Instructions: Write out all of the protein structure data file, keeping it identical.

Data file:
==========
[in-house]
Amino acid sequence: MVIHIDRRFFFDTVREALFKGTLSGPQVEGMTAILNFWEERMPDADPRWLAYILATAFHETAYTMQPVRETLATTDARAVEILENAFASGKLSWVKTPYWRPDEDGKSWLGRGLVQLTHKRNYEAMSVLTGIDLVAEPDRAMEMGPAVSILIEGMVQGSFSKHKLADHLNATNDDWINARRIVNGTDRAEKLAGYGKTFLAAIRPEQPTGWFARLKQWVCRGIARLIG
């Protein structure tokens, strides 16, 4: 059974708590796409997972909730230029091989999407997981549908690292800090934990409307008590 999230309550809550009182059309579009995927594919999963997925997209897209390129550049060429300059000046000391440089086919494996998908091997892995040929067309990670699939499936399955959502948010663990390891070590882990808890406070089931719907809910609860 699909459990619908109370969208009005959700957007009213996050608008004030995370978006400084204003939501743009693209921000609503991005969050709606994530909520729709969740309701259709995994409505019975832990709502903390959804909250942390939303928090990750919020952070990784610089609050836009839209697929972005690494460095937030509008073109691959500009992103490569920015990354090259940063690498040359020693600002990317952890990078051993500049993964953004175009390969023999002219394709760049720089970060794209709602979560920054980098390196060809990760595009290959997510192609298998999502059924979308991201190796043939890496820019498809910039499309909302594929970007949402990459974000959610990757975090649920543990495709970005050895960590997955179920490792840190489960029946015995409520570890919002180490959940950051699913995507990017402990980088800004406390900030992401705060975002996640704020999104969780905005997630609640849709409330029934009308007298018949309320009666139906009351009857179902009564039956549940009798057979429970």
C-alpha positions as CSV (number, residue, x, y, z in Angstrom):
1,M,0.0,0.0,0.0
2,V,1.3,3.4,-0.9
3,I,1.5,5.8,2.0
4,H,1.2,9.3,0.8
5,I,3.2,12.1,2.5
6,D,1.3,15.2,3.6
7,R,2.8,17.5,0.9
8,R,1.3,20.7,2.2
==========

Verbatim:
[in-house]
Amino acid sequence: MVIHIDRRFFFDTVREALFKGTLSGPQVEGMTAILNFWEERMPDADPRWLAYILATAFHETAYTMQPVRETLATTDARAVEILENAFASGKLSWVKTPYWRPDEDGKSWLGRGLVQLTHKRNYEAMSVLTGIDLVAEPDRAMEMGPAVSILIEGMVQGSFSKHKLADHLNATNDDWINARRIVNGTDRAEKLAGYGKTFLAAIRPEQPTGWFARLKQWVCRGIARLIG
């Protein structure tokens, strides 16, 4: 059974708590796409997972909730230029091989999407997981549908690292800090934990409307008590 999230309550809550009182059309579009995927594919999963997925997209897209390129550049060429300059000046000391440089086919494996998908091997892995040929067309990670699939499936399955959502948010663990390891070590882990808890406070089931719907809910609860 699909459990619908109370969208009005959700957007009213996050608008004030995370978006400084204003939501743009693209921000609503991005969050709606994530909520729709969740309701259709995994409505019975832990709502903390959804909250942390939303928090990750919020952070990784610089609050836009839209697929972005690494460095937030509008073109691959500009992103490569920015990354090259940063690498040359020693600002990317952890990078051993500049993964953004175009390969023999002219394709760049720089970060794209709602979560920054980098390196060809990760595009290959997510192609298998999502059924979308991201190796043939890496820019498809910039499309909302594929970007949402990459974000959610990757975090649920543990495709970005050895960590997955179920490792840190489960029946015995409520570890919002180490959940950051699913995507990017402990980088800004406390900030992401705060975002996640704020999104969780905005997630609640849709409330029934009308007298018949309320009666139906009351009857179902009564039956549940009798057979429970």
C-alpha positions as CSV (number, residue, x, y, z in Angstrom):
1,M,0.0,0.0,0.0
2,V,1.3,3.4,-0.9
3,I,1.5,5.8,2.0
4,H,1.2,9.3,0.8
5,I,3.2,12.1,2.5
6,D,1.3,15.2,3.6
7,R,2.8,17.5,0.9
8,R,1.3,20.7,2.2